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Thursday, Sep 19, 2019

Alastair Cook makes huge claim that David Warner confessed to him about ball tampering before sandpapergate

Warner was named as one of the three suspects in the infamous ball tampering scandal during Australia’s 2018 Test series against South Africa, which rocked Cricket Australia.

cricket Updated: Sep 11, 2019 08:22 IST
HT Correspondent
HT Correspondent
Hindustan Times, New Delhi
Glenn McGrath and Alastair Cook.
Glenn McGrath and Alastair Cook.(HT Collage/Getty Images)
         

Alastair Cook has reportedly made a massive claim regarding former Australia vice-captain David Warner in his upcoming autobiography. A report in The Guardian says that the former England captain has talked about an incident in the book, which took place during Ashes 2017-18 which Australia, when Warner reportedly confessed to him about tampering with the conditions of the ball in a first-class cricket match.

In an excerpt from the book, mentioned in The Guardian, Cook wrote: “David Warner, a couple of beers into his celebration, mentioned that he used substances attached to the strapping on his hand to accelerate the deterioration of the ball during a first-class match. I looked at Steve Smith who shot a glance that said: ‘Ooh, you shouldn’t have said that.”

Also read: Steve Smith will always be known as a cheat: Former England bowler

Warner was named as one of the three suspects in the infamous ball tampering scandal during Australia’s 2018 Test series against South Africa, which rocked Cricket Australia. The left-handed batsman, along with Steve Smith were handed one year bans each, while Cameron Bancroft, who was seen using a sandpaper in the middle of pitch to rub the ball, was given a nine-month ban for his actions.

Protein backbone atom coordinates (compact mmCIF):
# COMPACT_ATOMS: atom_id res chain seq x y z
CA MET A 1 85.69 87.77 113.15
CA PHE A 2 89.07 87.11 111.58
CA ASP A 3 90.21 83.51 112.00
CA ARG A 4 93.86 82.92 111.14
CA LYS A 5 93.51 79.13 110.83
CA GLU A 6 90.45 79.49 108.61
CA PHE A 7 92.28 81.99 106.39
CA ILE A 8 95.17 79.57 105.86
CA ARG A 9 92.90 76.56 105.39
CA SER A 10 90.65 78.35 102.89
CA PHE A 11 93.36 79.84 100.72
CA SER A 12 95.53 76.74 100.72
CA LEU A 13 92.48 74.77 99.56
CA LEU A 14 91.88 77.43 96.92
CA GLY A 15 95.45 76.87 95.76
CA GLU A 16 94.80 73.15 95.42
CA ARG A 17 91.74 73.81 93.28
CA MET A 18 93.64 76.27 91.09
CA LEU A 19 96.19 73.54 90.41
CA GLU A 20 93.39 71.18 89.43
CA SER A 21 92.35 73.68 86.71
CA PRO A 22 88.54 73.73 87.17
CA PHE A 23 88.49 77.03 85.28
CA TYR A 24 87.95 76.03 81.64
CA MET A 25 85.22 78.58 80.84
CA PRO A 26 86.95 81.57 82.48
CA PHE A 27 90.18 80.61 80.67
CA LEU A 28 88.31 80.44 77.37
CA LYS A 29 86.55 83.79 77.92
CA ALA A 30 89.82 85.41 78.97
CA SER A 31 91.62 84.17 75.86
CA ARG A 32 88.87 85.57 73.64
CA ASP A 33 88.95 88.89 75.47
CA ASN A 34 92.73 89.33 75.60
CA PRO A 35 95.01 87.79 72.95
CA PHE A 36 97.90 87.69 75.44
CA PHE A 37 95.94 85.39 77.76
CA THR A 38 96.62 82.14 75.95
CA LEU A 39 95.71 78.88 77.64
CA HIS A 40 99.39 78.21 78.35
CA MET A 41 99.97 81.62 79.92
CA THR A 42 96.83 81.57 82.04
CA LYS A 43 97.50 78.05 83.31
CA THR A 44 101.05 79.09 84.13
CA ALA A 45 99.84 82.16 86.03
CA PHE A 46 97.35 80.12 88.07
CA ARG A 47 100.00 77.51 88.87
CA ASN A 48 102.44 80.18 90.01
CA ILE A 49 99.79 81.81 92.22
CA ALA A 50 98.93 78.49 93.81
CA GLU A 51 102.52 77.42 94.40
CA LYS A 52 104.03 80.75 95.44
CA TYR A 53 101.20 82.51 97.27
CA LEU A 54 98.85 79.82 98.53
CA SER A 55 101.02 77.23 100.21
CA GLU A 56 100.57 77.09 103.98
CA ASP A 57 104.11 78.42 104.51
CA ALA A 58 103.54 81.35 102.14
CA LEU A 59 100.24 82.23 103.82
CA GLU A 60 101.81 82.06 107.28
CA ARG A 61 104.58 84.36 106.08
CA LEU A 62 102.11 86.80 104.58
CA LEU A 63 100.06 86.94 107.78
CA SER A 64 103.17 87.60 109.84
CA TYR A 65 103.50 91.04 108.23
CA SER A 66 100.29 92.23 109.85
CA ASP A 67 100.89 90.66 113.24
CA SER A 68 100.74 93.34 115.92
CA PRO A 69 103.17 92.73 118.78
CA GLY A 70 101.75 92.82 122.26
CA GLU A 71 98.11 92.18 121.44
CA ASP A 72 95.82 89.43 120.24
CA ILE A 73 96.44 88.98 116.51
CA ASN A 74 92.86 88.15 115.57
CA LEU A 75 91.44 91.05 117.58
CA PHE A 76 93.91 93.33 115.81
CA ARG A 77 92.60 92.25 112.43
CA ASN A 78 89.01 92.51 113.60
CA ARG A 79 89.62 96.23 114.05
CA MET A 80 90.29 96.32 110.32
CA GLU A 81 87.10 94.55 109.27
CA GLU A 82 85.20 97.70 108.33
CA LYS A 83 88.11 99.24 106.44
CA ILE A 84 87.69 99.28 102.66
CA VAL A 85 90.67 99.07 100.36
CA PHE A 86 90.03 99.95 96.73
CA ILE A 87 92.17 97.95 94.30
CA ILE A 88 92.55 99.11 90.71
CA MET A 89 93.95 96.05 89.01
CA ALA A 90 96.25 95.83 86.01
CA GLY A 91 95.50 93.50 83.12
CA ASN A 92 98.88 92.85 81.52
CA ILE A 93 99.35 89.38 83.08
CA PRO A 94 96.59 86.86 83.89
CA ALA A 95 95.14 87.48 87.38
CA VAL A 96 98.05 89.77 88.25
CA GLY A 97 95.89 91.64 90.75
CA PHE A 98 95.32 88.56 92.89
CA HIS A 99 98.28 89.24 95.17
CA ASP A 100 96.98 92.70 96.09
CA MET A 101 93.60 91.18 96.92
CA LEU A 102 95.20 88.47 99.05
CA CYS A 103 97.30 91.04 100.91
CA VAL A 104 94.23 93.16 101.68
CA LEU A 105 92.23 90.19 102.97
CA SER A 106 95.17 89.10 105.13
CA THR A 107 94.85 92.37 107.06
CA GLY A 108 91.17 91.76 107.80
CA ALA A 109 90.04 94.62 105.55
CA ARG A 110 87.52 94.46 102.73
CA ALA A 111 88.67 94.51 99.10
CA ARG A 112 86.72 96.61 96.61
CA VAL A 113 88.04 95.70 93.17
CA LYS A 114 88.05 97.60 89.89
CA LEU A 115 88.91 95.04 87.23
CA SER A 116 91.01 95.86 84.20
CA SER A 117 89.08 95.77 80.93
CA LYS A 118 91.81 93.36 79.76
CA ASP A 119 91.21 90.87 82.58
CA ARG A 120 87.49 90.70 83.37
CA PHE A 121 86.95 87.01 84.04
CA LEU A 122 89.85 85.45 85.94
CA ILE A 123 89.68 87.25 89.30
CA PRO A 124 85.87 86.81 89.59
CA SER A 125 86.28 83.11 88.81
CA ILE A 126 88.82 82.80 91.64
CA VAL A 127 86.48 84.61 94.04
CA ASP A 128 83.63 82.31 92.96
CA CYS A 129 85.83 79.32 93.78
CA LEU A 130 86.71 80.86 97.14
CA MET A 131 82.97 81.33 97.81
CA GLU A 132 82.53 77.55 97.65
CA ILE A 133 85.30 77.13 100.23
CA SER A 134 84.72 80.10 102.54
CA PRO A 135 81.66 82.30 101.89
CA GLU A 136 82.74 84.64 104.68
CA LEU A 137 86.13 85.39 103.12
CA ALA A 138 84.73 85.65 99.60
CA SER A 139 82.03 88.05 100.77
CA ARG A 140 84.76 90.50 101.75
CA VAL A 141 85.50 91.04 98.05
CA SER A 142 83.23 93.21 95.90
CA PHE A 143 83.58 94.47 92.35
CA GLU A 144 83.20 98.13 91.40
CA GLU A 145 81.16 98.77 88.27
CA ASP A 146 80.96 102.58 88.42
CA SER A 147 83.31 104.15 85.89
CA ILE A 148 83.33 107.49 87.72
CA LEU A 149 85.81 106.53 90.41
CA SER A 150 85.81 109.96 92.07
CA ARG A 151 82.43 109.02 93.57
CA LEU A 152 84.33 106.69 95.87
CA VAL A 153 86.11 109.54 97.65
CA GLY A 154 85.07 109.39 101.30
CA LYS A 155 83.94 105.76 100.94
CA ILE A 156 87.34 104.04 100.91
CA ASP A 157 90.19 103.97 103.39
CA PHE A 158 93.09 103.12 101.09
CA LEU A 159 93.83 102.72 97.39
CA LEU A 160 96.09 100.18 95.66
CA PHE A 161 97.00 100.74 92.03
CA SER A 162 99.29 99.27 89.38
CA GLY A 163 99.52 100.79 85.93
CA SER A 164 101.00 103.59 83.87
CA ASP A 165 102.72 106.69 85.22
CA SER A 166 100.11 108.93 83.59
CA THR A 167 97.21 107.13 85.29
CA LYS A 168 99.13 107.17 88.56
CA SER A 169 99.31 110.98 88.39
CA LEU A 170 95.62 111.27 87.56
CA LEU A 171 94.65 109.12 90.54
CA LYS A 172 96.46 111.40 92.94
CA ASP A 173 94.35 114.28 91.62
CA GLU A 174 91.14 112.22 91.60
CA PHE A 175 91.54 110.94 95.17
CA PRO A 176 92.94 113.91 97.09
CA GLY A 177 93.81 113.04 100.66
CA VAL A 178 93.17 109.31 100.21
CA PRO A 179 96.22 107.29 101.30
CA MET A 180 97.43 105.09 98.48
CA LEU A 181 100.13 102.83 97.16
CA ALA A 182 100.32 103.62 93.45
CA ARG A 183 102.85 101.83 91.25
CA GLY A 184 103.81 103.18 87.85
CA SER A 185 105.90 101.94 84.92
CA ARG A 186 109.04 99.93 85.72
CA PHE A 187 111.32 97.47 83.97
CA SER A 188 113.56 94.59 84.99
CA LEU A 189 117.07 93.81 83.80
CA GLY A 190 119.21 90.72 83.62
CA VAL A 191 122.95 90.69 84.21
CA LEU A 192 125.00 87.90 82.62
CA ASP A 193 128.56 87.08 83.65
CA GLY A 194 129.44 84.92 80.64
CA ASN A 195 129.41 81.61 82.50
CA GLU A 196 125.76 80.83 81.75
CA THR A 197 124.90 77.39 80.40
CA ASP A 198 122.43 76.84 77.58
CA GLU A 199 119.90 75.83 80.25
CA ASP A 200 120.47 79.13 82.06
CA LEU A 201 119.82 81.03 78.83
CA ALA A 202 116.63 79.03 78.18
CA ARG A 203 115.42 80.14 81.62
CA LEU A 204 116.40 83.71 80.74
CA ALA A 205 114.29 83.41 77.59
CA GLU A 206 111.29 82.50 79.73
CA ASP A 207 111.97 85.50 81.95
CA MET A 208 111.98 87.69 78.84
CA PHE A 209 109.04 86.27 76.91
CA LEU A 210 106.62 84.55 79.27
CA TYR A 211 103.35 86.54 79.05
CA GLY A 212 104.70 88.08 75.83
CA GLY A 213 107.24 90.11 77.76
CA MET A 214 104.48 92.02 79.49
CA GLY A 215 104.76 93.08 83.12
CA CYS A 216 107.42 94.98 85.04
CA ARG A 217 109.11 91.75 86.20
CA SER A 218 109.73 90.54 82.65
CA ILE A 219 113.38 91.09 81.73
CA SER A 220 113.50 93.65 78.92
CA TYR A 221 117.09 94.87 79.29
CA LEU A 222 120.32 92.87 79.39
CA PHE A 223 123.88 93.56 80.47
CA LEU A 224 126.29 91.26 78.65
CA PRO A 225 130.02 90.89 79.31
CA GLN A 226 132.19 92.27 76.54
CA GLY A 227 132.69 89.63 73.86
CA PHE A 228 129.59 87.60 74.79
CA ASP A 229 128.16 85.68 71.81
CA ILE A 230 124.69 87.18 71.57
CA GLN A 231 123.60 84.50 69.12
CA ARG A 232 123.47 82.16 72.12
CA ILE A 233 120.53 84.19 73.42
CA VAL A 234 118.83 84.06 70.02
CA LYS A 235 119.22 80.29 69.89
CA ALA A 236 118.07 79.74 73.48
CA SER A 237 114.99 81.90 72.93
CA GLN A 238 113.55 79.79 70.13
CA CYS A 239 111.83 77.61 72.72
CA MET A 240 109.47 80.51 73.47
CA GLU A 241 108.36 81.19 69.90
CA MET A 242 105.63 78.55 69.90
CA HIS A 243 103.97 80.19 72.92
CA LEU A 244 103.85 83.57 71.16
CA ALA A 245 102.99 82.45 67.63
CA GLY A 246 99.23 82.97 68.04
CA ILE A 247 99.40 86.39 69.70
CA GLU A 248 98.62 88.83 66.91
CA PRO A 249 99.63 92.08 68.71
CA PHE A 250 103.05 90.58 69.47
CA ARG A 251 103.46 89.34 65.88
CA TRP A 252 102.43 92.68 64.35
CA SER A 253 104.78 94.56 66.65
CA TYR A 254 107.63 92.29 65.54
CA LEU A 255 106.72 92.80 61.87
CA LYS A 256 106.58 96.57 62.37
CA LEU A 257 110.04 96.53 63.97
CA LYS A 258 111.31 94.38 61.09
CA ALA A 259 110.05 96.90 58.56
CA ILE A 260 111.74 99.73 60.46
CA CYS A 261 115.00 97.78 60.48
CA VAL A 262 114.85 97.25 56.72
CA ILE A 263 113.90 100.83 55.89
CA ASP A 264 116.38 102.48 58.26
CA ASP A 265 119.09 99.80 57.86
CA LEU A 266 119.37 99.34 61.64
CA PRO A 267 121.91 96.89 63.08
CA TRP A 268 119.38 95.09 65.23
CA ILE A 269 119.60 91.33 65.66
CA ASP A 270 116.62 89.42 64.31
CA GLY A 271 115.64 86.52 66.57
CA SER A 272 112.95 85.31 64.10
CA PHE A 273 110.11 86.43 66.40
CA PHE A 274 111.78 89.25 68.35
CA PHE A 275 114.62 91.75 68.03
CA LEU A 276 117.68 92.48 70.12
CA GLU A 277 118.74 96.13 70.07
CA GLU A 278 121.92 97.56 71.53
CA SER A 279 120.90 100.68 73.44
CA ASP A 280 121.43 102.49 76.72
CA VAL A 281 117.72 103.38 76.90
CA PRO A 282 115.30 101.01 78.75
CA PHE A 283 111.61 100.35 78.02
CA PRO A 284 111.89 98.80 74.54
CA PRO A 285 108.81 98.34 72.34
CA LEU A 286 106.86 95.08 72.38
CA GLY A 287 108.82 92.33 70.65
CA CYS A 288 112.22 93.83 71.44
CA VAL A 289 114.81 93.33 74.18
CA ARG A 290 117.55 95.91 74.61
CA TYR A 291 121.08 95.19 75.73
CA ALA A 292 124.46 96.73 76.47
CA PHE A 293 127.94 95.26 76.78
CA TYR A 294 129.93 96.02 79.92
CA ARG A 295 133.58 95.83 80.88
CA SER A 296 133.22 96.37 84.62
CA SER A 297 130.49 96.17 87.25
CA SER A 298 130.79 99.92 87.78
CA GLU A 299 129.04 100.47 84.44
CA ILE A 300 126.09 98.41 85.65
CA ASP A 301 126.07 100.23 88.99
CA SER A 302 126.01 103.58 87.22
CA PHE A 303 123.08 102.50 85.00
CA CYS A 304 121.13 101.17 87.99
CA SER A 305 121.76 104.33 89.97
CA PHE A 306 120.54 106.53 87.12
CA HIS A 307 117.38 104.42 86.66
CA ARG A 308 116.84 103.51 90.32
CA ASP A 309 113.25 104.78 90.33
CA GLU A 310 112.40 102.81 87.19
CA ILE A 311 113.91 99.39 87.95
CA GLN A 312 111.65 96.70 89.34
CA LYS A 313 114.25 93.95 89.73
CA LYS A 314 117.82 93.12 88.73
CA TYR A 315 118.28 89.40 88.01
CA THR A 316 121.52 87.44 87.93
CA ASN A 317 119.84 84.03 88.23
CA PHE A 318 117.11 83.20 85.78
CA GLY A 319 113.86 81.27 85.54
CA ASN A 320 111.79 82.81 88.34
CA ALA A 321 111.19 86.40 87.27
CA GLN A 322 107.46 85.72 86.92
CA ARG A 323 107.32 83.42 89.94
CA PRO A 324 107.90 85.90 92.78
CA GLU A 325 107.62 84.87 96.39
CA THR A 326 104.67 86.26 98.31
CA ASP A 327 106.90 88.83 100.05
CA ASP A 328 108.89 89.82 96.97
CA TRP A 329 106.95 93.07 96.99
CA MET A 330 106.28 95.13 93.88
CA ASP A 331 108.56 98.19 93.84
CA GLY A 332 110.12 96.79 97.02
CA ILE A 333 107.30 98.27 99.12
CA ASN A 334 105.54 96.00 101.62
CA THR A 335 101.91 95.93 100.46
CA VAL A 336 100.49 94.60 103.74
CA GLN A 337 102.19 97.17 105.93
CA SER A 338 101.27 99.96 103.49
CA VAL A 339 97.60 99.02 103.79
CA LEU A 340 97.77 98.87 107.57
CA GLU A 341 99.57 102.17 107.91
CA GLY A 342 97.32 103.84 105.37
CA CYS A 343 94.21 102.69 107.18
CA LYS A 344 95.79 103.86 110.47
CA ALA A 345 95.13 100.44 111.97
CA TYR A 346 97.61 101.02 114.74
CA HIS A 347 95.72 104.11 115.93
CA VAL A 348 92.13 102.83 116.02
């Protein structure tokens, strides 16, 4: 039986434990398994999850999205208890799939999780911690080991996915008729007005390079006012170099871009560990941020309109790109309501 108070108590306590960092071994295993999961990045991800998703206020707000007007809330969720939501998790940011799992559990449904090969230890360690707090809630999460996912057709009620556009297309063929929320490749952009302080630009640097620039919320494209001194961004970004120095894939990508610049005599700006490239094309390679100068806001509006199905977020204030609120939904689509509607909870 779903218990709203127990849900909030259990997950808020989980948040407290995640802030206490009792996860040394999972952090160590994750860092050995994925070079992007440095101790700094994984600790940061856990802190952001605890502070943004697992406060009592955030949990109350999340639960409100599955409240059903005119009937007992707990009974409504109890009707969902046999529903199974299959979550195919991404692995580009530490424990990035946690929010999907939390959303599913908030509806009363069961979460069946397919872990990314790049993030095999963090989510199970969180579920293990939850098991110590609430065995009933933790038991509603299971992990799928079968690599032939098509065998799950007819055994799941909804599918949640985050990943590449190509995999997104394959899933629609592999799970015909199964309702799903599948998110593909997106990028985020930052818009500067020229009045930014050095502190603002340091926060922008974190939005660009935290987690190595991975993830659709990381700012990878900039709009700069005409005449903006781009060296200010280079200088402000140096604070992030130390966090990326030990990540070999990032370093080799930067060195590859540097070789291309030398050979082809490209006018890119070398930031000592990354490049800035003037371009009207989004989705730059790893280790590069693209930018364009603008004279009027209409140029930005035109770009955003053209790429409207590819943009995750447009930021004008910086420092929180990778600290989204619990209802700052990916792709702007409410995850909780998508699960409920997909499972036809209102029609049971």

Also read: Ashes triumph will help Australia put ball-tampering scandal behind, says Glenn McGrath

“Stuart Broad sums it up pretty well and says they got the ball to reverse swing in that Ashes. Why change what you’ve been doing? Why suddenly use sandpaper? People know what was going on. But it’s been the best thing for Australian cricket because they realised it wasn’t acceptable. The win-at-all-costs culture they created isn’t what the Australian public needed or wanted. They’d gone too far,” Cook said in an interview to The Guardian.

Meanwhile, Australia have retained the Ashes after taking an unassailable 2-1 lead over England in the four-match Test series. A magnificent Ashes triumph in Old Blighty after 18 summers is exactly what Australian cricket needed to finally exorcise the ghosts of last year’s ball-tampering scandal in South Africa, feels Glenn McGrath.

“Retaining the Ashes in England for the first time since 2001 is hugely important after the past 18 months for Australian cricket. They can now put what happened in South Africa with the ball-tampering scandal well and truly behind them,”McGRath wrote in his column for ‘www.bbc.com’.

First Published: Sep 10, 2019 17:49 IST